When the support means is constructed this way a number of additional benefits result. The support means and roller frame assembly are located under the vehicle when the roller/frame assembly is not in use. Thus the limited storage areas on a fire truck can be put to better use. The roller/frame assembly is made a part of the vehicle. There is no need to check the location of the roller/frame assembly in order to ensure that it is on the truck before each fire fighting service. This type of storage means also permits the roller/frame assembly to be easily opened and closed as shown in FIG. 1 and FIG. 2. Thus the roller/frame assembly is stored under the vehicle when it is not in use, yet is quickly available when needed.
This invention is typically used to load fire hose onto a fire truck bed after fire fighting services have been completed. After the completion of fire fighting services fire hose is laid out upon the ground. A small coil is started manually at one of the free ends of the fire hose. This small coil is then rolled into a larger coil by pushing the growing coil along the ground and on top of the remaining uncoiled fire hose. The coil of fire hose is then placed near the rear of the fire truck. The roller/frame assembly is extended from its closed position as shown in FIG. 1 to its open position as shown in FIG. 2. The coil of fire hose is lifted onto the rollers with its free end on the bottom of the coil and directed toward the fire truck bed. The free end of the fire hose coil is pulled causing the coil to unwind upon the rotating rollers 6. By continuing to pull the fire hose a fireman can load the hose onto the truck bed.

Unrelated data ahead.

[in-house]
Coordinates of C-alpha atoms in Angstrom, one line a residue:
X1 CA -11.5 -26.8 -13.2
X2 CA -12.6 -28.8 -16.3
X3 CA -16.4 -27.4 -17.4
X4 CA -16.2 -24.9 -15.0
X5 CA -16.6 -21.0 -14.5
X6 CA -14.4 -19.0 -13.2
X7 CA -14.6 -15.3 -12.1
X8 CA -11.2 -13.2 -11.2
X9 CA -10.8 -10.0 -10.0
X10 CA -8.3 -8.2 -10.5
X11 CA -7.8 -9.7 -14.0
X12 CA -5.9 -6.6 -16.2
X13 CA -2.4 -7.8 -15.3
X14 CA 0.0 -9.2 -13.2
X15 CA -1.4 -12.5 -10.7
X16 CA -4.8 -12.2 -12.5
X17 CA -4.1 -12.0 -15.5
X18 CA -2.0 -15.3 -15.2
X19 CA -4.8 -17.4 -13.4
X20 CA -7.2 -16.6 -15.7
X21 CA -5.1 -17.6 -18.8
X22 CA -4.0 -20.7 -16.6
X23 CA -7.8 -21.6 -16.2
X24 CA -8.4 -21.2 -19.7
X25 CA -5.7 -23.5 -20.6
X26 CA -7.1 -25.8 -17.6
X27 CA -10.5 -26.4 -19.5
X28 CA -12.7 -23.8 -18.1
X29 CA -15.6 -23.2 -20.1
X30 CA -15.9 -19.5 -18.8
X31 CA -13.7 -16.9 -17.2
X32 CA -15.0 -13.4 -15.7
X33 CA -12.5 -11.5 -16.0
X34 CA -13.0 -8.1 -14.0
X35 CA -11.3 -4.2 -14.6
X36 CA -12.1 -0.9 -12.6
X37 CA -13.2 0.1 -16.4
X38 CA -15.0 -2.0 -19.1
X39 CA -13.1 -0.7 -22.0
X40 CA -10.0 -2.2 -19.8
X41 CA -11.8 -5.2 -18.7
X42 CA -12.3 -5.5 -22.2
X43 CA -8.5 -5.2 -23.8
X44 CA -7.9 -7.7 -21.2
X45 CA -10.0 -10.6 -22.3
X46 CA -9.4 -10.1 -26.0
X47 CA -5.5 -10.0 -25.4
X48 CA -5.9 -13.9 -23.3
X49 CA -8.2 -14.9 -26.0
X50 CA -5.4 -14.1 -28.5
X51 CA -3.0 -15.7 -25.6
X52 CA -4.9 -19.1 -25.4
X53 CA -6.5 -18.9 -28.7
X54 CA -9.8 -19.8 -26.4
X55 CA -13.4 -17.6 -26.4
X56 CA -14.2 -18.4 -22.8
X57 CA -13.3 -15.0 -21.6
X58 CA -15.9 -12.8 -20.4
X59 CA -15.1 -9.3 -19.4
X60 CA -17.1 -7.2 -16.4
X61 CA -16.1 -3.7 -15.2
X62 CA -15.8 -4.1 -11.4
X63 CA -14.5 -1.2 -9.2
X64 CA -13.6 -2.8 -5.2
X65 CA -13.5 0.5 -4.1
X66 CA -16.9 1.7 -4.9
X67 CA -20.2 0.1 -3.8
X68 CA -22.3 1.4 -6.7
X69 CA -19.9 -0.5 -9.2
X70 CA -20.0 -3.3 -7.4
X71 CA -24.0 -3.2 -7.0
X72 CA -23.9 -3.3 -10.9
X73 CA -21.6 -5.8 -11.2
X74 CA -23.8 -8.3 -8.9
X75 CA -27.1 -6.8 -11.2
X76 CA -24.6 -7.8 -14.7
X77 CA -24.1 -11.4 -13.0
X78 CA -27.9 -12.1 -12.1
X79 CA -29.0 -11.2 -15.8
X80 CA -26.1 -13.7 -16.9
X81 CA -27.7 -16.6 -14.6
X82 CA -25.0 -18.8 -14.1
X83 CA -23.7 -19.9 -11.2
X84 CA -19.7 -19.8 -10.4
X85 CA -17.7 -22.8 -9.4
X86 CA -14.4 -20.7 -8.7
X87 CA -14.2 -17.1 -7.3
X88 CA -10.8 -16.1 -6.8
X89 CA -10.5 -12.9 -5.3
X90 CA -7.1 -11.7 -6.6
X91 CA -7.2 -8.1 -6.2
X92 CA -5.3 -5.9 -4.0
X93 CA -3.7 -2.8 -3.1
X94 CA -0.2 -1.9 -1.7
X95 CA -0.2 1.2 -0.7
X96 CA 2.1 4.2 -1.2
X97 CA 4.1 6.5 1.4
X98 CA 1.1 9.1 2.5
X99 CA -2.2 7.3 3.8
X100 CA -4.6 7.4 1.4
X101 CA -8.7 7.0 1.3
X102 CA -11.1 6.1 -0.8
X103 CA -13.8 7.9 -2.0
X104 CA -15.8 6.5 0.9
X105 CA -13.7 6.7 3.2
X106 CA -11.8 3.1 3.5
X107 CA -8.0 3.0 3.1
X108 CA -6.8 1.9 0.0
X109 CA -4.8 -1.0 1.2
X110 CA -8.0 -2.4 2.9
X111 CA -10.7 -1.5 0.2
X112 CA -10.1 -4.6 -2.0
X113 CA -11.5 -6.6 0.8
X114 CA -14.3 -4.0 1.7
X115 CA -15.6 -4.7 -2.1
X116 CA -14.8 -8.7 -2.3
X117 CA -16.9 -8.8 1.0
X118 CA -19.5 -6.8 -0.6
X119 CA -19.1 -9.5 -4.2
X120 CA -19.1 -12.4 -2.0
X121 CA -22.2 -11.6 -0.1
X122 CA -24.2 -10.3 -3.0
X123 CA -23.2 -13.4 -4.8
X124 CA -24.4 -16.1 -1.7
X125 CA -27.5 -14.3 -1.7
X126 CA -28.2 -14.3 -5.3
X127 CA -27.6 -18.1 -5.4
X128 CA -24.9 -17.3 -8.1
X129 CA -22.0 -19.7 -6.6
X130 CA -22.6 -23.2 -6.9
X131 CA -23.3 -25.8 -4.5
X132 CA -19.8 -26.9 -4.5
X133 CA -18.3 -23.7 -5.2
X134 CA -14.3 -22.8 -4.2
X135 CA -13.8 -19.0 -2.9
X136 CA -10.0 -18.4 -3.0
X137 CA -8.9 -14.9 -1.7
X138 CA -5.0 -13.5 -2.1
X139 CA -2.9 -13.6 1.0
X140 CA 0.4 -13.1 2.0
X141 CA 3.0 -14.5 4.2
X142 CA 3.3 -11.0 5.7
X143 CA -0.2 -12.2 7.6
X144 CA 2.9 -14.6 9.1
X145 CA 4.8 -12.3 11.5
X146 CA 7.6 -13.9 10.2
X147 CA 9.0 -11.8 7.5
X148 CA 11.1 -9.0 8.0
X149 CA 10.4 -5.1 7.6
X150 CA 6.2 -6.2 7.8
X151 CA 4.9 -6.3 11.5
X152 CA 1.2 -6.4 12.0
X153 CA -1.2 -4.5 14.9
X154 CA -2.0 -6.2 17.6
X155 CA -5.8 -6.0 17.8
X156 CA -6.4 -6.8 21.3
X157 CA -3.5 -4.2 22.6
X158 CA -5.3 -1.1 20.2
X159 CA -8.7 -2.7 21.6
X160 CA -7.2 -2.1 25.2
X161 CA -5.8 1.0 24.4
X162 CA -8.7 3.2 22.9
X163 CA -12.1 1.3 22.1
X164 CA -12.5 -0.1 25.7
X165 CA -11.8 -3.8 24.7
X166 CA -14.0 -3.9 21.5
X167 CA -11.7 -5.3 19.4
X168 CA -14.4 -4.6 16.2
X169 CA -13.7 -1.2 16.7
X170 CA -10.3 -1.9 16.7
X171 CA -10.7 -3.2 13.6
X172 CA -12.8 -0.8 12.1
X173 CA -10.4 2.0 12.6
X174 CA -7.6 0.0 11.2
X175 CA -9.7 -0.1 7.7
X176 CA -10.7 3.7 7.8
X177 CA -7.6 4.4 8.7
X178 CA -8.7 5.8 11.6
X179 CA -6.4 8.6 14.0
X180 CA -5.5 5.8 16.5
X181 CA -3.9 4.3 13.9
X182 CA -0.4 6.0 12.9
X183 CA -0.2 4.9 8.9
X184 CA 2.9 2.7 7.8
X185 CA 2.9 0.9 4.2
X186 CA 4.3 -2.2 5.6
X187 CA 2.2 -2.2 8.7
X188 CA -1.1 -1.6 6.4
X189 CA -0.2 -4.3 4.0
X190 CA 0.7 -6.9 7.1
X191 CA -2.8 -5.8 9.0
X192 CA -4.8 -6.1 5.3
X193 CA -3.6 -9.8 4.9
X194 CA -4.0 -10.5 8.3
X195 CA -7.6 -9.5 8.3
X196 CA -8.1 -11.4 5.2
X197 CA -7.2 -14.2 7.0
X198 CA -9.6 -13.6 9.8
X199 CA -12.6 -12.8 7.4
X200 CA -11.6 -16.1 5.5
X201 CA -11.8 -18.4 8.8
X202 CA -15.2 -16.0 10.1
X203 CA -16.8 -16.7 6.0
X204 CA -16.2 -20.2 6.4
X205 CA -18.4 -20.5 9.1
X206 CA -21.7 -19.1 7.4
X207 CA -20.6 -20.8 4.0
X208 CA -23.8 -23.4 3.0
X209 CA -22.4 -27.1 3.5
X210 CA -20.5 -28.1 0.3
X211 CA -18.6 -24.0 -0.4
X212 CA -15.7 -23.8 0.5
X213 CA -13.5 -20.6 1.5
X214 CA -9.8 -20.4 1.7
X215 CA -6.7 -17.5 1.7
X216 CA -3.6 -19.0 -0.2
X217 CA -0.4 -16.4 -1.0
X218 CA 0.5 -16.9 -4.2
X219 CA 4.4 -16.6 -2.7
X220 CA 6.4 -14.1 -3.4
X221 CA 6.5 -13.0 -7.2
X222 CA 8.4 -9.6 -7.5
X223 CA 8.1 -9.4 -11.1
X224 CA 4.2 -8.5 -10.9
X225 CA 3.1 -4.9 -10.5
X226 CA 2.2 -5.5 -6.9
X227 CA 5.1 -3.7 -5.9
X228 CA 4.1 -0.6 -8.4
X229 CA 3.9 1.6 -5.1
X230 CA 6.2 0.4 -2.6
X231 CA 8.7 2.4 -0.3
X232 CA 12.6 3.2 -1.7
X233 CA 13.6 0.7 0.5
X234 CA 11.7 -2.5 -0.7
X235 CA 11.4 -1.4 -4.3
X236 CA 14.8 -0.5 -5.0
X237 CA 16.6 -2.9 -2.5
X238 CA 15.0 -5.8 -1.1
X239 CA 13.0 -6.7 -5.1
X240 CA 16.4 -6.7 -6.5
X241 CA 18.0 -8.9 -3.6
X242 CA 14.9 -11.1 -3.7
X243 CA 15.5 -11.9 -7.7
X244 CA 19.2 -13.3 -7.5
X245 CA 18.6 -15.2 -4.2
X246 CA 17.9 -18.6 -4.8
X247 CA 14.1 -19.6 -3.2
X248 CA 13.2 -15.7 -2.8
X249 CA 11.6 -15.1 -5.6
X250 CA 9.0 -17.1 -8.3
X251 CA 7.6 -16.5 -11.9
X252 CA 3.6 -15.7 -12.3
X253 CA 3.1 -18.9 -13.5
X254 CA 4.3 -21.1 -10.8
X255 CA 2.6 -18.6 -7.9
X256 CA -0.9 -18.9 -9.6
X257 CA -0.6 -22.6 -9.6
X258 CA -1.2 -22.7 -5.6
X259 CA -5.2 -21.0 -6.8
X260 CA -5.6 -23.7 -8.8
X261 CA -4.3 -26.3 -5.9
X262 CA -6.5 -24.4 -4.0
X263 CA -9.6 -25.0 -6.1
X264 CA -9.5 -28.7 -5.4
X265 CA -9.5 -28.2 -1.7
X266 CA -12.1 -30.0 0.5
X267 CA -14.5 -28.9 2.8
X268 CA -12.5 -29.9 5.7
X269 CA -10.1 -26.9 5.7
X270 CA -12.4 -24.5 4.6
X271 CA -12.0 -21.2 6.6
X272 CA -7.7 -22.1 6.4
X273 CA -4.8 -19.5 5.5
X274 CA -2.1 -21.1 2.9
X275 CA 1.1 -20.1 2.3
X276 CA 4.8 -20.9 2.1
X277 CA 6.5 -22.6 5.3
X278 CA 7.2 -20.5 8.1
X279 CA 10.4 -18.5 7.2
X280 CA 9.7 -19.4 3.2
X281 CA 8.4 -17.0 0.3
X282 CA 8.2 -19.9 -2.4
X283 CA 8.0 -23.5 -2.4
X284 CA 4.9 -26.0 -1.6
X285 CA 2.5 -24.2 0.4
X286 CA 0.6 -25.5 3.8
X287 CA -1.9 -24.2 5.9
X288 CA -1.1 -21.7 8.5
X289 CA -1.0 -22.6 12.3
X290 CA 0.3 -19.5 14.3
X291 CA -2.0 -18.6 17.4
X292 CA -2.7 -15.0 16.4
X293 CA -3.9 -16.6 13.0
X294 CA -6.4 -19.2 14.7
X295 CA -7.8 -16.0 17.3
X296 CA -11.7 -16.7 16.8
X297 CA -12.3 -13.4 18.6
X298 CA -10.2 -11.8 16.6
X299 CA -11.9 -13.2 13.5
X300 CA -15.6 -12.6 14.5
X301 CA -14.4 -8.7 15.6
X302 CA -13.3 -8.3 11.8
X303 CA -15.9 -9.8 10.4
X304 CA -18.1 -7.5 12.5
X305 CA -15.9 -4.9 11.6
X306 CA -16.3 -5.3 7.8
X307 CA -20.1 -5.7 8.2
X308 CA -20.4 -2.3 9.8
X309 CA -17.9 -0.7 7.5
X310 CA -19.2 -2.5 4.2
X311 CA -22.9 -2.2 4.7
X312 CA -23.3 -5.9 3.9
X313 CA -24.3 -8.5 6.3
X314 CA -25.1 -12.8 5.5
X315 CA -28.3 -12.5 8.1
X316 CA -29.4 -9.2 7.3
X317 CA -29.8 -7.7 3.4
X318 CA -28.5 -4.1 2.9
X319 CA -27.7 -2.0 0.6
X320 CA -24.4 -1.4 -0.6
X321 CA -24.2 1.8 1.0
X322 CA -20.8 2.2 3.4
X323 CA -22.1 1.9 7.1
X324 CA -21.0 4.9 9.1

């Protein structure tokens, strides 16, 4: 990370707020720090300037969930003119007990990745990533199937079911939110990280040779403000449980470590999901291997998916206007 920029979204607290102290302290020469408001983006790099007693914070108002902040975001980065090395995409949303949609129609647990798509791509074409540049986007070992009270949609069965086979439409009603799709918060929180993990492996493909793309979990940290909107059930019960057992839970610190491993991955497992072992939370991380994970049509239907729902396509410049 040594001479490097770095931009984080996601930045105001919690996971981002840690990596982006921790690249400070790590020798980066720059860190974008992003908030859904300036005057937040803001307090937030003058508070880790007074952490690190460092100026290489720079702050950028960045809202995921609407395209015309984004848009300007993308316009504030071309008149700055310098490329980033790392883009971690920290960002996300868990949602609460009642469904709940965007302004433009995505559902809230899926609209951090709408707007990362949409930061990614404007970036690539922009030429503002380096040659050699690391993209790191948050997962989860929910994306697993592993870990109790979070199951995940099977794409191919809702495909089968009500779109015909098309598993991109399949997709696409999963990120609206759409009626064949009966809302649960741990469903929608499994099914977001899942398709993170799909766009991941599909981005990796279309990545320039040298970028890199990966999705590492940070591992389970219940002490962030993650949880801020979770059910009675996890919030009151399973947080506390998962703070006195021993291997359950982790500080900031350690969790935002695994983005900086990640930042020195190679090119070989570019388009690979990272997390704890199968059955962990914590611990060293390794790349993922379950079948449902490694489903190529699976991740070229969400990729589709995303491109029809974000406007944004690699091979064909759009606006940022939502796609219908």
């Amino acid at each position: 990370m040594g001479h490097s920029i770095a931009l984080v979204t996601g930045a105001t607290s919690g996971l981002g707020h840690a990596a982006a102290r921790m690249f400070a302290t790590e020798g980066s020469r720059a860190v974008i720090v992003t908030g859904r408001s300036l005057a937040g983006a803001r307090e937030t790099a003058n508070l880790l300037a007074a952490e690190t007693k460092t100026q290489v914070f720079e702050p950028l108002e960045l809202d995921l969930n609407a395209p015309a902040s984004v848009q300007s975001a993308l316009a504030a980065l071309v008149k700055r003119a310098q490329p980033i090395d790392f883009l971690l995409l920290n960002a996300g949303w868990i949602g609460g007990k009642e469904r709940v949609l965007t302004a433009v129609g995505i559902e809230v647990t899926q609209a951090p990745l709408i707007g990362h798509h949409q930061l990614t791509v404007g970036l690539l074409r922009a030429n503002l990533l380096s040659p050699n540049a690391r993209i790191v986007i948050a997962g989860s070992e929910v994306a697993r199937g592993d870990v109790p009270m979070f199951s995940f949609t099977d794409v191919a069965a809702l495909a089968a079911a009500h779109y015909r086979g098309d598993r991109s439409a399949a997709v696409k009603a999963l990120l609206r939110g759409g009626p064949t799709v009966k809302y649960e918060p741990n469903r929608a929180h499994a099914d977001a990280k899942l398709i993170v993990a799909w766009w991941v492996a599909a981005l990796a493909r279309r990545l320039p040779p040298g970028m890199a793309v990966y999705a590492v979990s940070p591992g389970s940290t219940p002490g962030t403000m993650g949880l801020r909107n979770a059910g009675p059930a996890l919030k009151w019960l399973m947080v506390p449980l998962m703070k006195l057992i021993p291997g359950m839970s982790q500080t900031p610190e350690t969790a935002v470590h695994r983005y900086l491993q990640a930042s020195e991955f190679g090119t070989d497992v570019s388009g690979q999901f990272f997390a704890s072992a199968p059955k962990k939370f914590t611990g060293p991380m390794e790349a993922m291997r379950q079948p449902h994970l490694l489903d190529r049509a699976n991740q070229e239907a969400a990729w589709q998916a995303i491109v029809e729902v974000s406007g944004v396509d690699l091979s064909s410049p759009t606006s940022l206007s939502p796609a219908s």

FIG. 9 depicts a modification of the hose loader wherein the side rails 2 are adapted to accept a third roller. The third roller is above and behind the rear roller shown in FIG. 2. The additional roller helps to align and stabilize larger coils of fire hose.